Paul Traynor of Light Bureau looks at three schemes with a strong social impact, and how lighting approached creatively can elevate the functional to a higher level
The continuum between lighting design and light art is a long one. At one end it concerns lighting that is highly pragmatic – light to see by, to find your way safely from point A to point B. At the other there is light that exists just to delight – it could serve no practical purpose whatsoever but to make our hearts glad. Public realm lighting exists on these dimensions and all of the ones between. Take one particular project we are doing on the island of Svalbard, Norway, which is well inside the Arctic Circle. For the Longyearbyen masterplan we have designed the column amenity lighting to dim down automatically in the event that a natural light show – the aurora borealis – occurs. It’s a spectacle that nothing we can create could compete with.
The following three projects all involve creativity but they also share a practical purpose. Two are located in Denmark and both concern cycling; it’s well known that the Danes like cycling more than most other nations (nine out of 10 Danes has a bicycle). Closer to home, the Optic Cloak is very visible – especially from London’s Blackwall Tunnel approach road.
What all three projects have in common is the positive effect that lighting has had on communities. These are not lighting installations posing as art; they are about how lighting approached creatively can elevate the functional to a higher level. They seek to improve the user’s perception and reinforce a sense of place and identity.
Cycle Superhighway, Copenhagen
Cycling is a real popular form of transport in Denmark, and based on statistics provided by the Cycling Embassy of Denmark, 36% of all Danish adults commute by bicycle to work daily or at least once a week, and 45% of Danish children cycle to school. Therefore, providing good lighting to support these journeys is at least as crucial as lighting roadways.
The Cycle Superhighway project concerns a 21km route connecting urban centres in the Gladsaxe Municipality near Copenhagen. Known as the Farum route, there are 12 tunnels that have to be navigated by the cyclist, and at the time this project started they were doing little to promote either a feeling of safety or accessibility. A third issue the project wished to address was how to create a recognisable visual identity through means of light that would encourage more people to cycle.
Light Bureau’s Copenhagen office co-created the Tunnel 11 project with an urban planner and lighting design students from Aalborg University in Copenhagen (one of the lecturers on the lighting design master’s degree programme works in the Light Bureau Denmark office). The students carried out user surveys as part of their semester project for the selected tunnel. Users reported that they felt Tunnel 11 to be unsafe and that the transition between the outside in daylight and the relatively dark interior of the tunnel was hard to adjust to.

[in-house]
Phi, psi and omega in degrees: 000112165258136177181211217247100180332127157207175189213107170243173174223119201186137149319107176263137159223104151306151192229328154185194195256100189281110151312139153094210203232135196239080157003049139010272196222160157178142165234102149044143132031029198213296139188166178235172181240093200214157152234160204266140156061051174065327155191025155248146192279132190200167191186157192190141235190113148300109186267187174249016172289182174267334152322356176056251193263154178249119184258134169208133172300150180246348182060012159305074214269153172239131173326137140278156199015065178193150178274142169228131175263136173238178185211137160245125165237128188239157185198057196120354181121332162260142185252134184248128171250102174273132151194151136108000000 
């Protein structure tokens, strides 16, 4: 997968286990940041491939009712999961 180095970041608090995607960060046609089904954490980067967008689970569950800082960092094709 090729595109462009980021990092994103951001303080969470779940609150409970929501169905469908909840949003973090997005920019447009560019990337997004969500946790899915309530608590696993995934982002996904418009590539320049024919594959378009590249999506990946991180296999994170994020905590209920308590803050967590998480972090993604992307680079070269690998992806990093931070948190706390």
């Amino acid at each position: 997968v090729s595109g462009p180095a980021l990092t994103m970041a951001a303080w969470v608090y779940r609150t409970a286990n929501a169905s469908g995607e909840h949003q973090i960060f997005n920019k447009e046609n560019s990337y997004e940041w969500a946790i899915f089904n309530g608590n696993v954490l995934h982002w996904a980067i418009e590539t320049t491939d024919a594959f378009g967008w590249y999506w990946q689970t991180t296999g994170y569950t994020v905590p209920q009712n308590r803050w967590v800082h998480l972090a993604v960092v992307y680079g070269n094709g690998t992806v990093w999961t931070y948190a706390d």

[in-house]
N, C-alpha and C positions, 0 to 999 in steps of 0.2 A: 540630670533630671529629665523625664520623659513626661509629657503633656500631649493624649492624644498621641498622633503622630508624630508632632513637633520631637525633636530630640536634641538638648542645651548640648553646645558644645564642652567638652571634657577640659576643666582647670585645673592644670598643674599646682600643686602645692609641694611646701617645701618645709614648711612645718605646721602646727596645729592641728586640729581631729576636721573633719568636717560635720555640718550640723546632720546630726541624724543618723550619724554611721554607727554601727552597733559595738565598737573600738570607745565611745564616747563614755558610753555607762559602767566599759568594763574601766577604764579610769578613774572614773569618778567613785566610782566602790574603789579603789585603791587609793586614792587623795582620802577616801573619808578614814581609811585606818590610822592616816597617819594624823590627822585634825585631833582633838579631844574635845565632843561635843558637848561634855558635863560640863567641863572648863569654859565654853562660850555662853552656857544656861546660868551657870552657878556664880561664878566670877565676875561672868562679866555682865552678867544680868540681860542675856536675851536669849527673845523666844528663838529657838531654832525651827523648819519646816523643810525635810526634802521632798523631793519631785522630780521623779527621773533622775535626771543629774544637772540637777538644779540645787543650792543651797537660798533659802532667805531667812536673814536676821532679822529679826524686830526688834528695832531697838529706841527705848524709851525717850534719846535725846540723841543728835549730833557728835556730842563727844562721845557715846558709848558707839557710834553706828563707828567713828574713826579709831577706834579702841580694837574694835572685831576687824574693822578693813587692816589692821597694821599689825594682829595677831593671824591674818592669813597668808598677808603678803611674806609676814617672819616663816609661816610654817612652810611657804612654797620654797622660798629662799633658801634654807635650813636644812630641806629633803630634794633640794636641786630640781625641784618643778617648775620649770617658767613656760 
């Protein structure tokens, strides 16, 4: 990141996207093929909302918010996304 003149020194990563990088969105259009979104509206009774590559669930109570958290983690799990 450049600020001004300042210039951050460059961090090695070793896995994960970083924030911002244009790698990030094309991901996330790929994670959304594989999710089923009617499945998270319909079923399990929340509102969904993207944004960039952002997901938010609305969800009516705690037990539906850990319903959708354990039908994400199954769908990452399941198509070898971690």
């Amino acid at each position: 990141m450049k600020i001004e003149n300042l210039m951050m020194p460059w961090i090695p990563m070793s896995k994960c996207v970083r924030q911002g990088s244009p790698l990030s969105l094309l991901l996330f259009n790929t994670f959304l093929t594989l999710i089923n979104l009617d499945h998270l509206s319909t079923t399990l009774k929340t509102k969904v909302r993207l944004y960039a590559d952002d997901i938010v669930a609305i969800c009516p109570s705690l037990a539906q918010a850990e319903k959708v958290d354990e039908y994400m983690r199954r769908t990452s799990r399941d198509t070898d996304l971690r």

Three core values were identified as parameters for the tunnel: identity, flow and presence. Identity is achieved through the emblematic form of the illuminated ‘bicycle wheel’ – which we developed as a wall fixture – and its warming orange colour as determined through collaboration with the urban planner. The second – flow – comes from the dynamic effect of the concealed light that rotates in the same direction as the cyclist’s wheel. And presence is suggested through the rotation effect decelerating gradually, leaving a sense of activity for the next cyclist who enters the tunnel.
There are two forms of lighting in the tunnel – the dynamic wheel and soffit-mounted downlights. The latter are needed particularly during the daytime to balance the light levels on the inside with the outside – overcoming the transition issue. The fixtures selected emit warm white light, creating quite strong circular pools of light centrally – reinforcing the wheel motif. Being directional they reduce the spill light to the tunnel sides, so that the impact of the wheels is not diluted.
Control is automatic – a daylight sensor at the tunnel mouth adjusts the dimming of the amenity lighting while motion sensors detect the approach of cyclists and trigger the wheel’s light rotation. Different effects on the control system can be accessed by SMS.
Resilience is needed in outdoor public situations and that quality was amply demonstrated by the designers hitting the wheels and hanging off them physically. However, positively, there have been no instances of vandalism since completion and, based on the success of Tunnel 11 the remaining tunnels have had lighting installed. Because the tunnels are different structures, the concepts vary sometimes, so that instead of the wheel motif the spokes of a bicycle are interpreted as luminous lines on the side walls.
The Musicon Path Roskilde, Denmark
Around 30km from Copenhagen is the city of Roskilde on the island of Zealand. In 2003 the municipality bought the former concrete factory and gravel pit, Unicon, and since then it has developed into a unique and dynamic urban development called Musicon.
Because of its industrial heritage, there was already a legacy of old factory buildings, and these attracted curious and creative people to the district. There was no overarching masterplan – the potential was unlocked in steps in collaboration with the new residents. Temporary events and spaces helped to activate Musicon, and early settlers included skaters and artists, and a dance theatre was an early project in 2008. Roskilde is no newcomer to culture – since 1971 it has hosted an annual music festival, so it wouldn’t come as a surprise that the ambition of Musicon was a people-centric regeneration where citizens need to play an active part in shaping their community.
Alongside the repurposed industrial sites, new buildings are being erected – arguably the most recognisable is the Ragnarock museum designed by COBE/MVRDV, built for young people and featuring a huge cantilevered overhang to give shelter for concerts and events outdoors.